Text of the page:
Saturday, October 18, 2008

Zakaria Sees Hope on Horizon


In this era of uncertainty it's refreshing to hear a voice of reasoned optimism. From Newsweek's Fareed Zakaria:


Since the 1980s, Americans have consumed more than they produced—and they have made up the difference by borrowing.

Two decades of easy money and innovative financial products meant that virtually anyone could borrow any amount of money for any purpose. If we wanted a bigger house, a better TV or a faster car, and we didn't actually have the money to pay for it, no problem. We put it on a credit card, took out a massive mortgage and financed our fantasies. As the fantasies grew, so did household debt, from $680 billion in 1974 to $14 trillion today. The total has doubled in just the past seven years. The average household owns 13 credit cards, and 40 percent of them carry a balance, up from 6 percent in 1970.

But the average American's behavior was virtue itself compared with the government's. Every city, every county and every state has wanted to preserve its many and proliferating operations and yet not raise taxes. How to square this circle? By borrowing, using ever more elaborate financial instruments. Revenue bonds were backed up by the prospect of future income from taxes or lotteries. "A growing trend is to securitize future federal funding for highways, housing and other items," says Chris Edwards of the Cato Institute. The effect on the projects, he points out, is to make them more expensive, since they incur interest payments. Because they "insulate the taxpayer from the cost"—all that needs to be paid now is the interest—they also tend to produce cost overruns.

The whole country has been complicit in a great fraud. As economist Jeffrey Sachs points out, "We've wanted lots of government, but we haven't wanted to pay for it." So we've borrowed our way out of the problem. In 1990, the national debt stood at $3 trillion. (That sounds high, but keep reading.) By 2000, it had almost doubled, to $5.75 trillion. It is currently $10.2 trillion. The number moved into 11 digits last month, which meant that the National Debt Clock in New York City ran out of space to display the figures. Its owners plan to get a new clock next year.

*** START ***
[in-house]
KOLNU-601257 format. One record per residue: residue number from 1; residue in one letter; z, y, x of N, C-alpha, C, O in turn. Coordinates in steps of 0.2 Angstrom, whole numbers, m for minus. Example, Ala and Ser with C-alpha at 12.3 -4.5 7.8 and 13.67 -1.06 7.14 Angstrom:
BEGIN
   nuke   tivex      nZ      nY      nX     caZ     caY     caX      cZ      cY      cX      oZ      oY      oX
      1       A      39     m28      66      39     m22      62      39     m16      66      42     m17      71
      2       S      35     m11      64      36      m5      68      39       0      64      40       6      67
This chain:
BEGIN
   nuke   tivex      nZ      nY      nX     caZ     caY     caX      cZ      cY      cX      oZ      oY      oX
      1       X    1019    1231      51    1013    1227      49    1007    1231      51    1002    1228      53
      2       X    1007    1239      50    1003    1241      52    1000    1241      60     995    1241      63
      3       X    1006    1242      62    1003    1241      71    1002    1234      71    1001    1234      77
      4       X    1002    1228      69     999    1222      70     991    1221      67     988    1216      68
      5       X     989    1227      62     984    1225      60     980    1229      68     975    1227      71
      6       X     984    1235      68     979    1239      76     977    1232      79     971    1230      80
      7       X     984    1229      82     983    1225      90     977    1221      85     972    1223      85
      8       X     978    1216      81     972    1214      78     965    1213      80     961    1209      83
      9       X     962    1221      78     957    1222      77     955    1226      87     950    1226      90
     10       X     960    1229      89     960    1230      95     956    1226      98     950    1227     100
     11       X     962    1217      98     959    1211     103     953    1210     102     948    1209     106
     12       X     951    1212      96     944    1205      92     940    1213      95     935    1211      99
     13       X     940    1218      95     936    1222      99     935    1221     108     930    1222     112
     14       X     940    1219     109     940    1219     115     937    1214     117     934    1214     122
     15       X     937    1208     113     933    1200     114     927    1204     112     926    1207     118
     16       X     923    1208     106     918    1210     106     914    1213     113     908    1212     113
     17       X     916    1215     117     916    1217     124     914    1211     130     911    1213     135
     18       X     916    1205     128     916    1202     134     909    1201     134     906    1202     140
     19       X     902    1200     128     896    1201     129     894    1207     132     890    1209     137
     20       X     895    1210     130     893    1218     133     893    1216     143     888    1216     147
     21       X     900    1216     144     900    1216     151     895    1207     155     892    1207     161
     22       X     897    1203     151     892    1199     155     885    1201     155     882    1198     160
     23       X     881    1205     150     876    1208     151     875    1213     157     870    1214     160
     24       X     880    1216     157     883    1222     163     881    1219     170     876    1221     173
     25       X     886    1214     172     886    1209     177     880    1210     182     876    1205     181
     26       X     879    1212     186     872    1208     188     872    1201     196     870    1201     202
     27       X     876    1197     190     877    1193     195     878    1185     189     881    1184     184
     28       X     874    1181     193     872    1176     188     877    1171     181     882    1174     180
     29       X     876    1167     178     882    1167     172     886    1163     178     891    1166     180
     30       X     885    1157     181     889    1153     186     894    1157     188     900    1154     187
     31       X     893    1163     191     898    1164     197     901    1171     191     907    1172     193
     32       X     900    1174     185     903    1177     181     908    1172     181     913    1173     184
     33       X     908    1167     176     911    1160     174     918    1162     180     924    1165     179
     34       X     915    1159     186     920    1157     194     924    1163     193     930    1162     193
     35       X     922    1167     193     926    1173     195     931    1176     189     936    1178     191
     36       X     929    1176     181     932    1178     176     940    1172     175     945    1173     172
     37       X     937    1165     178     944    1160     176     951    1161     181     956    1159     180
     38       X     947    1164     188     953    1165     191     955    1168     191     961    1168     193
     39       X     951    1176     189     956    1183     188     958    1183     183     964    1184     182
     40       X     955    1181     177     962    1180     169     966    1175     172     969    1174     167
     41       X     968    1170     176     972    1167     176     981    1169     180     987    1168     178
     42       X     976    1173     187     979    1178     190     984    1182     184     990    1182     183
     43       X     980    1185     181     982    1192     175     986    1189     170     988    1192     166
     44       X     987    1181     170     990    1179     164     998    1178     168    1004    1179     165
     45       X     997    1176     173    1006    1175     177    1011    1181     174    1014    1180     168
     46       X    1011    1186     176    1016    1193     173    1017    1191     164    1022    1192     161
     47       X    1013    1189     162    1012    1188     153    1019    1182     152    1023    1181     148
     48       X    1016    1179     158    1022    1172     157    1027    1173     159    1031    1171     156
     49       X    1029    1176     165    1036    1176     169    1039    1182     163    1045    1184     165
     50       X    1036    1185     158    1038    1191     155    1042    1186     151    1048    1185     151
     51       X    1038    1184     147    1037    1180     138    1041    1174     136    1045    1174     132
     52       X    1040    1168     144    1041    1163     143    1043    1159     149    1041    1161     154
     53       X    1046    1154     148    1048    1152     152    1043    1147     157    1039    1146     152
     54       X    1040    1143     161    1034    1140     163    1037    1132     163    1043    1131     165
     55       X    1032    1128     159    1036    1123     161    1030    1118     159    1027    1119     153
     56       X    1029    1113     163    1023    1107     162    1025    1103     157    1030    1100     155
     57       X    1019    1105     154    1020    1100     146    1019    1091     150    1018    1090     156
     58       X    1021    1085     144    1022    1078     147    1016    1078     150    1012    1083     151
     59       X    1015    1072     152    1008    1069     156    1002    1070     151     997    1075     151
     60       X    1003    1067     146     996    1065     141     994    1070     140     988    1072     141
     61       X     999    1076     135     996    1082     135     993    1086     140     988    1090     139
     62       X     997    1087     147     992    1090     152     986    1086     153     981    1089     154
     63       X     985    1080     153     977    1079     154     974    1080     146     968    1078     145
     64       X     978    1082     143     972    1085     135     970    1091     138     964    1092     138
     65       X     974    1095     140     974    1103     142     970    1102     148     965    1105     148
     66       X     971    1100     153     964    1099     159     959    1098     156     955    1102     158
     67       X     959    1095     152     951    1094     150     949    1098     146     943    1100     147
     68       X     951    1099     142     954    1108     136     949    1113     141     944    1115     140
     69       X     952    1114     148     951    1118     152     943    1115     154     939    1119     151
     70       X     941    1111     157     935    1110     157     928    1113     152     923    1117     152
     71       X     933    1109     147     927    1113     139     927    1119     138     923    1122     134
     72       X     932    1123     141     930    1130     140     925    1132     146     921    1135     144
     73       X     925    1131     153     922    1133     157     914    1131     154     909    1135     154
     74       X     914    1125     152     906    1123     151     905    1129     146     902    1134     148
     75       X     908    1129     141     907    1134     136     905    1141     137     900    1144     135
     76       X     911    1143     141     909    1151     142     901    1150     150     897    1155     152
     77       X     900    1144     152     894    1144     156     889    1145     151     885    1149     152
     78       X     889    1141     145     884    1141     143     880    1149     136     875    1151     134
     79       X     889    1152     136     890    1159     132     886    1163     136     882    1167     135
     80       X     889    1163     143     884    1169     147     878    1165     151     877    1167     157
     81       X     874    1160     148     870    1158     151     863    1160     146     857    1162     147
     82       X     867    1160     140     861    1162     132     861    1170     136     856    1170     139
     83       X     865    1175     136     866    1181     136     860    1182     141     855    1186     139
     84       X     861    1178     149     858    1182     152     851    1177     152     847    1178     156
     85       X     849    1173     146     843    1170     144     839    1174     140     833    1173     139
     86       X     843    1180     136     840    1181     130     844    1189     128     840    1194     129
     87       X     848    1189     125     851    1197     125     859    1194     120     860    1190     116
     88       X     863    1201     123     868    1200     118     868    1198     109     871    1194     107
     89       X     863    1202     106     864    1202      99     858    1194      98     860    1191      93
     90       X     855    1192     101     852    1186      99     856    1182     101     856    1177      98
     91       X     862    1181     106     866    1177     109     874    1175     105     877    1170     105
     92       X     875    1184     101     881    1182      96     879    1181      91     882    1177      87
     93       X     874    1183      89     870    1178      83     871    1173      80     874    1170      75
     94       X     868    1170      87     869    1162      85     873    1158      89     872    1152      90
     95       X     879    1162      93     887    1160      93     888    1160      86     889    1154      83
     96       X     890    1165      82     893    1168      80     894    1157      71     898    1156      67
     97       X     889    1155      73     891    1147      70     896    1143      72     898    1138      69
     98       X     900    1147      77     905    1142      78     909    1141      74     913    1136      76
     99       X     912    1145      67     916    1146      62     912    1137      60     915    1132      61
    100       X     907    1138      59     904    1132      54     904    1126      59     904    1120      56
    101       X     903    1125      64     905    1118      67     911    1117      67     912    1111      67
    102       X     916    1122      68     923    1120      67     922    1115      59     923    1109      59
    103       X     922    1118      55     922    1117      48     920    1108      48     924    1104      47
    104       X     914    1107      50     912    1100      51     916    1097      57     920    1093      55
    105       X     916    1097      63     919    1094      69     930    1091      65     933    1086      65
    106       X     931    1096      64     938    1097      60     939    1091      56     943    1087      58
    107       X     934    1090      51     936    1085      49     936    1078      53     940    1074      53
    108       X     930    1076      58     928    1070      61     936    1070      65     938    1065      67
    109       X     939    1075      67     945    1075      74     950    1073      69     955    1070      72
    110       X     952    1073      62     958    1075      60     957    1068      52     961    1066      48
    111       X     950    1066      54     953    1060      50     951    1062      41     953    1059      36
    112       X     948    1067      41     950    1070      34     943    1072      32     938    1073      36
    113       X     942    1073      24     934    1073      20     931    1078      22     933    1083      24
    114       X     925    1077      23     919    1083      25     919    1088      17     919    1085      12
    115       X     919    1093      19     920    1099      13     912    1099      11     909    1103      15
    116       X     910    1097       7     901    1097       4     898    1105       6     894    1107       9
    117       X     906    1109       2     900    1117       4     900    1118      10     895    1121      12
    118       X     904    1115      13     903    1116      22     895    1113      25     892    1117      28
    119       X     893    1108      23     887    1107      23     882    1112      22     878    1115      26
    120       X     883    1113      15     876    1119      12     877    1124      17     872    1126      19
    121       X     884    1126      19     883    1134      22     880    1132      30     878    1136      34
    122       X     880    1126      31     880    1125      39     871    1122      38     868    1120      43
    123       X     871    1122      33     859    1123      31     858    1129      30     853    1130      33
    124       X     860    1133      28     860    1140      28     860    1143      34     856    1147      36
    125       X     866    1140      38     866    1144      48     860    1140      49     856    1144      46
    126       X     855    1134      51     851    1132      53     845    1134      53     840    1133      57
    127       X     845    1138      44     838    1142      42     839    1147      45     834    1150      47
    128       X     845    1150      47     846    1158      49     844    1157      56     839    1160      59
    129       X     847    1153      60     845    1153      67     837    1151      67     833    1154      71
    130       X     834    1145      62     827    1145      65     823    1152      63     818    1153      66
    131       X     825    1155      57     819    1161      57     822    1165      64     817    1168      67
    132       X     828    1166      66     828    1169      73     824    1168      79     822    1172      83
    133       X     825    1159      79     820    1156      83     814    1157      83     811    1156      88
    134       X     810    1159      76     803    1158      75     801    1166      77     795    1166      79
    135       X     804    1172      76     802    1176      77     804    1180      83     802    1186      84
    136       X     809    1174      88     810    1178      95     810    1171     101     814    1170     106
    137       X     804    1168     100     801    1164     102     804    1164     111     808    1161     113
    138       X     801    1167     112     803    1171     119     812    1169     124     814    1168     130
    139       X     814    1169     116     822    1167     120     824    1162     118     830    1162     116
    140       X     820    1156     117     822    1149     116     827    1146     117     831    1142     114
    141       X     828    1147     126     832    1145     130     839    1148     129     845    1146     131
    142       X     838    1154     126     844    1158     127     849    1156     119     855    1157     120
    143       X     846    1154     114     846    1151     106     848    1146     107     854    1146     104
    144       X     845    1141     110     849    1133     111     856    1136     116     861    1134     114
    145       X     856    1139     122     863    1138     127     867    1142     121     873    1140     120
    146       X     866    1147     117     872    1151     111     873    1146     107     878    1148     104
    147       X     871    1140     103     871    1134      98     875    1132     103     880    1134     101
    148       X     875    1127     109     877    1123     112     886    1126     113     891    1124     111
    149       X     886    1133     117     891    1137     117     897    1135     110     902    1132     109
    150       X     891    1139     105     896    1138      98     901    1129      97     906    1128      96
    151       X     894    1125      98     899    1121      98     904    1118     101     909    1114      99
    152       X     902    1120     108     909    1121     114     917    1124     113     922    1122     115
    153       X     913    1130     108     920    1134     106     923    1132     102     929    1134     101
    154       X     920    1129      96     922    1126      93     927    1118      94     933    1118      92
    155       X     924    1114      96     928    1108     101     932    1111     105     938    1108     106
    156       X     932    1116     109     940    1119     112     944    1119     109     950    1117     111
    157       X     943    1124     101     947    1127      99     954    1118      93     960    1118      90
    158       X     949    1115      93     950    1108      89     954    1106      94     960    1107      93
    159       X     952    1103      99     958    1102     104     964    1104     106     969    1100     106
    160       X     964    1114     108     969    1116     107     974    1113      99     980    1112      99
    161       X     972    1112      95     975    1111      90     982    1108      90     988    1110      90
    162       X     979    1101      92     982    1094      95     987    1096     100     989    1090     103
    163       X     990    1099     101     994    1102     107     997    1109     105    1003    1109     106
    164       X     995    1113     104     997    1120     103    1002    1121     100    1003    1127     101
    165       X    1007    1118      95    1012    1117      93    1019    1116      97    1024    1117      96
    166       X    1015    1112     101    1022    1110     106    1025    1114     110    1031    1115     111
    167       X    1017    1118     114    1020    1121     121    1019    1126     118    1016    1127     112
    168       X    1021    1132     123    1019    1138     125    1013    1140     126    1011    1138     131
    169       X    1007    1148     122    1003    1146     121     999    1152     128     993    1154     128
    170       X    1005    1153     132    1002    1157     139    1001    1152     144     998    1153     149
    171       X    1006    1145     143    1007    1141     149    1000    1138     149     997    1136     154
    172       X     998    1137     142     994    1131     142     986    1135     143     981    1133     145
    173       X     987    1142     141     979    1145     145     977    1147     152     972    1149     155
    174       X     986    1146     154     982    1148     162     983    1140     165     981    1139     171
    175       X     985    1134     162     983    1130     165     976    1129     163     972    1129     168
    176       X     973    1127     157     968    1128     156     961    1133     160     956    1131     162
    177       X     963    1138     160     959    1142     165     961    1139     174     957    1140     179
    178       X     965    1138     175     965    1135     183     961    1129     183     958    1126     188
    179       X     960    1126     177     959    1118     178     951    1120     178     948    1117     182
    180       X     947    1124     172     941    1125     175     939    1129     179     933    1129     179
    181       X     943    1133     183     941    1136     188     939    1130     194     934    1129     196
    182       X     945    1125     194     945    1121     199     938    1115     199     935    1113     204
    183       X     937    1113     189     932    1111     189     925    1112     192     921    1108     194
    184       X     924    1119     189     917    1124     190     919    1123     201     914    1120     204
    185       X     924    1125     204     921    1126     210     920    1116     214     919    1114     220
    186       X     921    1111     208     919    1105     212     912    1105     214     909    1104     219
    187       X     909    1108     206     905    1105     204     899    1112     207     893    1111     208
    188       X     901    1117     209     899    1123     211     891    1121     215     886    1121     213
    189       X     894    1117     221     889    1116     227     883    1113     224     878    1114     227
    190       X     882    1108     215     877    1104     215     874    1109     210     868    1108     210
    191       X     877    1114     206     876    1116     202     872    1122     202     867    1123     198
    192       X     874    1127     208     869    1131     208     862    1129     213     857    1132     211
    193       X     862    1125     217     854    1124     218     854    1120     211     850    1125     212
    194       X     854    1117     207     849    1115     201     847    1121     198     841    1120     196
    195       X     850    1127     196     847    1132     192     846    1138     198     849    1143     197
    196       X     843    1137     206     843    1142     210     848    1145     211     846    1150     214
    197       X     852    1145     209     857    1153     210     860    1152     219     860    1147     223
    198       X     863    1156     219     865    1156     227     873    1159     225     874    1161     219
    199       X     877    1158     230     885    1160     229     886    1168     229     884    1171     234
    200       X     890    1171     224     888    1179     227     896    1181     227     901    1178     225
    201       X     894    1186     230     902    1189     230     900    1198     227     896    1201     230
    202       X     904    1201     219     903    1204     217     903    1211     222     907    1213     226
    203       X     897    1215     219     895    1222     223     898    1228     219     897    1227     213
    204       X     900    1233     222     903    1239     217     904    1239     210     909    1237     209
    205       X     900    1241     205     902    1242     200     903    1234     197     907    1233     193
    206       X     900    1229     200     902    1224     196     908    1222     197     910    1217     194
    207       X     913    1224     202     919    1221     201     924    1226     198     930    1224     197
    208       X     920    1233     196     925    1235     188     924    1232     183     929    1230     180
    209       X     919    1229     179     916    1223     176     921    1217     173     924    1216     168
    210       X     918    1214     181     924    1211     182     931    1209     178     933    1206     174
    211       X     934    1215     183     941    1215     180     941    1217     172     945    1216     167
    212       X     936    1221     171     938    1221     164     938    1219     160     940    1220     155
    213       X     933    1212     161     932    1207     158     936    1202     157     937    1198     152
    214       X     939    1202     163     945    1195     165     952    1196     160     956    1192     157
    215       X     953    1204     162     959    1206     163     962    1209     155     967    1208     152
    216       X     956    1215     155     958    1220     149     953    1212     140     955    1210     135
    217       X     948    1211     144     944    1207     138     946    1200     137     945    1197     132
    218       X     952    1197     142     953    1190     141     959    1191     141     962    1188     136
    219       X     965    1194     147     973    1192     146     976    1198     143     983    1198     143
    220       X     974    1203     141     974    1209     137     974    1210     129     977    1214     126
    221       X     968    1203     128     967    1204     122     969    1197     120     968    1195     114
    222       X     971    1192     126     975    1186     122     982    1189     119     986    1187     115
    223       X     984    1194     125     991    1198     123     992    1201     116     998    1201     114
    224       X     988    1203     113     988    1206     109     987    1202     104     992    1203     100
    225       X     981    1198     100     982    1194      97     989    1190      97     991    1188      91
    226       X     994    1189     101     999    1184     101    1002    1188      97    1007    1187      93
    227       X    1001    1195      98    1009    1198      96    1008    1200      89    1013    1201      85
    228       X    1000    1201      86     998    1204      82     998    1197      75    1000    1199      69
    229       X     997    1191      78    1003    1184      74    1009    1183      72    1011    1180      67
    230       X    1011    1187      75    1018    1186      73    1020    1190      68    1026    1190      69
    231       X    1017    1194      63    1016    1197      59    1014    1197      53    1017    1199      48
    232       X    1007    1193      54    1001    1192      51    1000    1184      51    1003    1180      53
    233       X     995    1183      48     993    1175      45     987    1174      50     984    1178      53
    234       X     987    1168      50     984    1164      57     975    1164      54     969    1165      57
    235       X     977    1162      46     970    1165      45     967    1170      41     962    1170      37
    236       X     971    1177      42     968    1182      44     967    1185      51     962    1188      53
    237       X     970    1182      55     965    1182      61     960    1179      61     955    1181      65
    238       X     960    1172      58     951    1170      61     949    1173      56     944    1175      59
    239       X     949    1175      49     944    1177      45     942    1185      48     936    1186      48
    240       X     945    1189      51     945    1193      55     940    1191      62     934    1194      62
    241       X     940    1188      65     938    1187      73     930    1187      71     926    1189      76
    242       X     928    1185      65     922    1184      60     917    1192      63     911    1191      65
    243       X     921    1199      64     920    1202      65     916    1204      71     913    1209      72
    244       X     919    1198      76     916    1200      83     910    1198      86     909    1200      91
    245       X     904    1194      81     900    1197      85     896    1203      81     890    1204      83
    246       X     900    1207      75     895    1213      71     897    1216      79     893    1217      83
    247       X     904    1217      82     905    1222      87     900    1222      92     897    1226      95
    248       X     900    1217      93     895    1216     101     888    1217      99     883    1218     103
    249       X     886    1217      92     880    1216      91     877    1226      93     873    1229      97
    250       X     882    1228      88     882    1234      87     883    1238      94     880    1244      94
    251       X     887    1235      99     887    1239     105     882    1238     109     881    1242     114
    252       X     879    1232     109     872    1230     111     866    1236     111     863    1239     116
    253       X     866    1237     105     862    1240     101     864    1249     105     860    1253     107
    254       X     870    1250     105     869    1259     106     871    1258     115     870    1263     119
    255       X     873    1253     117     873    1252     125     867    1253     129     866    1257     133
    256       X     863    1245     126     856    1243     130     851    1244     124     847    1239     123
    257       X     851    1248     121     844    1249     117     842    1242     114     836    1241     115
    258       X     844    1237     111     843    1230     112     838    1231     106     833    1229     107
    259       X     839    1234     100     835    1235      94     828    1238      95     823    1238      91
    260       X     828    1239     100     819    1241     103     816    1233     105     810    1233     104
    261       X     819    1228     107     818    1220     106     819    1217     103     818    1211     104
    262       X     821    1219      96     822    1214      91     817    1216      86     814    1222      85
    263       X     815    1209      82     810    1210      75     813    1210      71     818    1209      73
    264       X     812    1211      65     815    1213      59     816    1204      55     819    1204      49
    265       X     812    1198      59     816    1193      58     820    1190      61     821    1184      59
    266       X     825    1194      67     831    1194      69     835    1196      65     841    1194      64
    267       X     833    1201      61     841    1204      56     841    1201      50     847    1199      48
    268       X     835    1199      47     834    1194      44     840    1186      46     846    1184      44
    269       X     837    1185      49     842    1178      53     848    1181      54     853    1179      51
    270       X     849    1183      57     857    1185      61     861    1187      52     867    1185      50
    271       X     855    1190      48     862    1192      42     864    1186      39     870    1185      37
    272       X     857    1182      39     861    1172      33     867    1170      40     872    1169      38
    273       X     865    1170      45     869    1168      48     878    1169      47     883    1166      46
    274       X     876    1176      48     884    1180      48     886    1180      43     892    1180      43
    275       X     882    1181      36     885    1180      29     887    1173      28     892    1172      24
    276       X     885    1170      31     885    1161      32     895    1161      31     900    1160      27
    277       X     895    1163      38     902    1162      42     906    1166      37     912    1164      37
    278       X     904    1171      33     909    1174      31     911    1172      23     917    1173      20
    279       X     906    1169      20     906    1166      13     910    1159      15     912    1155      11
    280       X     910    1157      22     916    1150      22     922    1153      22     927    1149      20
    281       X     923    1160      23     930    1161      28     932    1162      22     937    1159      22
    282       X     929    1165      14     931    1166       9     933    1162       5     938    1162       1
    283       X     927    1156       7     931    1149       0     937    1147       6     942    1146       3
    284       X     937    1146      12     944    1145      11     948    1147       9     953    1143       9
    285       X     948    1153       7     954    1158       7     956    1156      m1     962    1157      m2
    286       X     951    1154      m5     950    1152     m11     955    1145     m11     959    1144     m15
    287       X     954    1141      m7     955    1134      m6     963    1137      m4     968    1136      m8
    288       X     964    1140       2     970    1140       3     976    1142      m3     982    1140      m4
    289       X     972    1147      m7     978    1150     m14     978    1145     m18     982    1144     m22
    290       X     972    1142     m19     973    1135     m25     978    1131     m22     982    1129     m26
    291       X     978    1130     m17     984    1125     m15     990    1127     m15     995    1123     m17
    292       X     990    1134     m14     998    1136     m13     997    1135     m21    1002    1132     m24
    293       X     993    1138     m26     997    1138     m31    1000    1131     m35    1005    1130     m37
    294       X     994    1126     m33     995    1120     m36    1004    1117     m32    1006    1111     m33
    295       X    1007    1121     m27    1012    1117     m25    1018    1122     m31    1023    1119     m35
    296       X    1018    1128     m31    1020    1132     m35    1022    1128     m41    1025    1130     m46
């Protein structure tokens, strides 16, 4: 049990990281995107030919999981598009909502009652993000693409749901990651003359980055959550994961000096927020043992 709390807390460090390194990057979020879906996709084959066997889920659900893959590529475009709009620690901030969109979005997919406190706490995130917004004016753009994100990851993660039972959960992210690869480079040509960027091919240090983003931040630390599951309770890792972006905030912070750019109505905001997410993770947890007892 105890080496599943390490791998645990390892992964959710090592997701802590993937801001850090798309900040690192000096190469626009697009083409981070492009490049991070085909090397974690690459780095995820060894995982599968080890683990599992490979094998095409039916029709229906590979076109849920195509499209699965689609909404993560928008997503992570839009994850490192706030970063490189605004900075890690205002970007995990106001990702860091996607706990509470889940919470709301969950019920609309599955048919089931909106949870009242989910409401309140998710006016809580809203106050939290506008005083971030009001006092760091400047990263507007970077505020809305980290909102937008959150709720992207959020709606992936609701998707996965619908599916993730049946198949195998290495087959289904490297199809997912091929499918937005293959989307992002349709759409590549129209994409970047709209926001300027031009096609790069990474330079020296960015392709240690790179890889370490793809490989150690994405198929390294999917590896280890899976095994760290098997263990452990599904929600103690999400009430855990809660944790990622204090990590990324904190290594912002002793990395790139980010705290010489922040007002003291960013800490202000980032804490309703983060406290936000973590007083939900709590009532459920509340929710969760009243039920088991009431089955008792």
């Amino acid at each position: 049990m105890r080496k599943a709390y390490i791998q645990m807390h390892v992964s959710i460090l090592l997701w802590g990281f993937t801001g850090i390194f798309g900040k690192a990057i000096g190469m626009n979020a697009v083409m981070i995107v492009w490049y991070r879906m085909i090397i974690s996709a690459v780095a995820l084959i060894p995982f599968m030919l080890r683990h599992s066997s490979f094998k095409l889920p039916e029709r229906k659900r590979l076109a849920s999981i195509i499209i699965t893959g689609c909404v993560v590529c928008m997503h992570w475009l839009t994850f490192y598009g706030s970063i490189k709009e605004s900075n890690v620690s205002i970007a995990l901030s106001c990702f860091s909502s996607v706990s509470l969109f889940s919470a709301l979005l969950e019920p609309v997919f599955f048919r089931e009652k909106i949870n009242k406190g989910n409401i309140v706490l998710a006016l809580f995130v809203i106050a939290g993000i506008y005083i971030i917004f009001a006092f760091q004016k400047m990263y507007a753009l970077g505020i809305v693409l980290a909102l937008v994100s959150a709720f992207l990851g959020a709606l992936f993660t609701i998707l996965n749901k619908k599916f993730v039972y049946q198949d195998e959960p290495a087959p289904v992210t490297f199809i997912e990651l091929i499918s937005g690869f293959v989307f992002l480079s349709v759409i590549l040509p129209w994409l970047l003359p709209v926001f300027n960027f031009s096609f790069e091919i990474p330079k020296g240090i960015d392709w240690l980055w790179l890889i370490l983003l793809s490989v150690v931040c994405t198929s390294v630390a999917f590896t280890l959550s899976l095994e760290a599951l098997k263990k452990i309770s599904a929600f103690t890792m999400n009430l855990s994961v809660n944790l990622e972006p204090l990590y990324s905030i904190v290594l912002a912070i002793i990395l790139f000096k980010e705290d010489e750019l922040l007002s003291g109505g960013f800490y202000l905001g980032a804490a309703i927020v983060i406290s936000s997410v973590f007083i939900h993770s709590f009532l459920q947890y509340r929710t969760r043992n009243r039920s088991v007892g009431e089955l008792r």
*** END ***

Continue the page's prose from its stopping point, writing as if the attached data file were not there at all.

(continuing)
...At some point the magical accounting had to stop. At some point, consumers had to stop using their homes as banks and spending money that they didn't have. At some point, the government had to confront its indebtedness. The United States—and other overleveraged societies—have now gotten the wake-up call from hell. If we can respond and change our behavior markedly, this might actually be a blessing in disguise.

In the short term, all the solutions to the current crisis require that governments take on more debts and larger obligations. This is inevitable and necessary. But that doesn't mean we should, as some noted economists advocate, stimulate the economy with more tax cuts. That would be only one more way to keep the party going artificially—like asking a drunk to go to AA next year, but in the meantime to have even more whisky. A far better stimulus would be to announce and expedite major infrastructure and energy projects, which are investments, not consumption, and therefore have a much different effect on the country's fiscal fortunes.

...we have to get back to basics. Households, for instance, should save more. Governments should put incentives in place that make such savings more likely. The U.S. government offers enormous incentives to consume (the deduction of mortgage interest being the best example), and it works. We have the biggest houses in the world, the thinnest flat-screen TVs and the most cars. If we were to tax consumption and encourage savings, that would also work.

...A new discipline would benefit America in a more general sense, too. Ever since the collapse of the Soviet Union, the United States has operated in the world with no constraints or checks on its power. This has not been good for its foreign policy. It has made Washington arrogant, lazy and careless. Its decision making has resembled General Motors' business strategy in the 1970s and 1980s, a process driven largely by a vast array of internal factors but little sense of urgency or awareness of outside pressures. We didn't have to make strategic choices; we could have it all. We could make blunders, anger the world, rupture alliances, waste resources, wage war incompetently—it didn't matter. We had more than enough room for error—lots of error.

...Checks and balances are James Madison's crucial mechanisms, exposing and countering abuse and arrogance and forcing discipline on people. This discipline will be painful for a country that has gotten used to having it all. But it will make us much stronger in the long run. If we can learn the right lessons from this crisis, the United States will once more be playing by its own rules. And that cannot be bad for us.

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